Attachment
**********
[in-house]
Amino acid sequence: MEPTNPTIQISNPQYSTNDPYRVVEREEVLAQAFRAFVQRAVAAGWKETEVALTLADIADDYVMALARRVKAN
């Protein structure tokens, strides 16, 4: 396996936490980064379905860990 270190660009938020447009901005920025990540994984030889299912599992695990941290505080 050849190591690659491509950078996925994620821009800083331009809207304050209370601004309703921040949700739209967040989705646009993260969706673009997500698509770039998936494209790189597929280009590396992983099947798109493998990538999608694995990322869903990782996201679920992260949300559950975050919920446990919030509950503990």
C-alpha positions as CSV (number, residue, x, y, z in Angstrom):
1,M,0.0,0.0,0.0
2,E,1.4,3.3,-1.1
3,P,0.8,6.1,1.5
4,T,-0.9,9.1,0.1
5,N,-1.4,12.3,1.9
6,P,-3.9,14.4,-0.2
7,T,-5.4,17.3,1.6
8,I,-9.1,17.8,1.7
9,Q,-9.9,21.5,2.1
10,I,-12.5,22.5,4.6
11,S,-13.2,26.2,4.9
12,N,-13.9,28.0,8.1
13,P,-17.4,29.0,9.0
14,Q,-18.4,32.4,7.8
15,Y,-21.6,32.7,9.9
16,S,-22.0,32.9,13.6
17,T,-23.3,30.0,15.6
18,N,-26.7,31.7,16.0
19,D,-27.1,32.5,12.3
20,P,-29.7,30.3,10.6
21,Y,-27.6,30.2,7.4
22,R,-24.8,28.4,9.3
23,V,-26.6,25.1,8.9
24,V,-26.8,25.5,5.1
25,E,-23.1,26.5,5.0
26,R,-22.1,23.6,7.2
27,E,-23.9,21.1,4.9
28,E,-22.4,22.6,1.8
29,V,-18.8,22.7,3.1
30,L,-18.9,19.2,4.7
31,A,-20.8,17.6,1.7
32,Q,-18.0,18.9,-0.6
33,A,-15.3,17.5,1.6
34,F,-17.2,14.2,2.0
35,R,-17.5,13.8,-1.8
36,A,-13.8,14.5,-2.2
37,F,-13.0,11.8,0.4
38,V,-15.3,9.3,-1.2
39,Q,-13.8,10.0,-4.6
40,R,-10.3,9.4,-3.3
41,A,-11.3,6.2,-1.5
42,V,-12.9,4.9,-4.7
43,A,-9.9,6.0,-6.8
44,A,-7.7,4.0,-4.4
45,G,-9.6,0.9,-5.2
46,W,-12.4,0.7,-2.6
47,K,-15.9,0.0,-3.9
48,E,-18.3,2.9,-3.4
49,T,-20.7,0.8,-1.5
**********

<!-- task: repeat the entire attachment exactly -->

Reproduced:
[in-house]
Amino acid sequence: MEPTNPTIQISNPQYSTNDPYRVVEREEVLAQAFRAFVQRAVAAGWKETEVALTLADIADDYVMALARRVKAN
């Protein structure tokens, strides 16, 4: 396996936490980064379905860990 270190660009938020447009901005920025990540994984030889299912599992695990941290505080 050849190591690659491509950078996925994620821009800083331009809207304050209370601004309703921040949700739209967040989705646009993260969706673009997500698509770039998936494209790189597929280009590396992983099947798109493998990538999608694995990322869903990782996201679920992260949300559950975050919920446990919030509950503990």
C-alpha positions as CSV (number, residue, x, y, z in Angstrom):
1,M,0.0,0.0,0.0
2,E,1.4,3.3,-1.1
3,P,0.8,6.1,1.5
4,T,-0.9,9.1,0.1
5,N,-1.4,12.3,1.9
6,P,-3.9,14.4,-0.2
7,T,-5.4,17.3,1.6
8,I,-9.1,17.8,1.7
9,Q,-9.9,21.5,2.1
10,I,-12.5,22.5,4.6
11,S,-13.2,26.2,4.9
12,N,-13.9,28.0,8.1
13,P,-17.4,29.0,9.0
14,Q,-18.4,32.4,7.8
15,Y,-21.6,32.7,9.9
16,S,-22.0,32.9,13.6
17,T,-23.3,30.0,15.6
18,N,-26.7,31.7,16.0
19,D,-27.1,32.5,12.3
20,P,-29.7,30.3,10.6
21,Y,-27.6,30.2,7.4
22,R,-24.8,28.4,9.3
23,V,-26.6,25.1,8.9
24,V,-26.8,25.5,5.1
25,E,-23.1,26.5,5.0
26,R,-22.1,23.6,7.2
27,E,-23.9,21.1,4.9
28,E,-22.4,22.6,1.8
29,V,-18.8,22.7,3.1
30,L,-18.9,19.2,4.7
31,A,-20.8,17.6,1.7
32,Q,-18.0,18.9,-0.6
33,A,-15.3,17.5,1.6
34,F,-17.2,14.2,2.0
35,R,-17.5,13.8,-1.8
36,A,-13.8,14.5,-2.2
37,F,-13.0,11.8,0.4
38,V,-15.3,9.3,-1.2
39,Q,-13.8,10.0,-4.6
40,R,-10.3,9.4,-3.3
41,A,-11.3,6.2,-1.5
42,V,-12.9,4.9,-4.7
43,A,-9.9,6.0,-6.8
44,A,-7.7,4.0,-4.4
45,G,-9.6,0.9,-5.2
46,W,-12.4,0.7,-2.6
47,K,-15.9,0.0,-3.9
48,E,-18.3,2.9,-3.4
49,T,-20.7,0.8,-1.5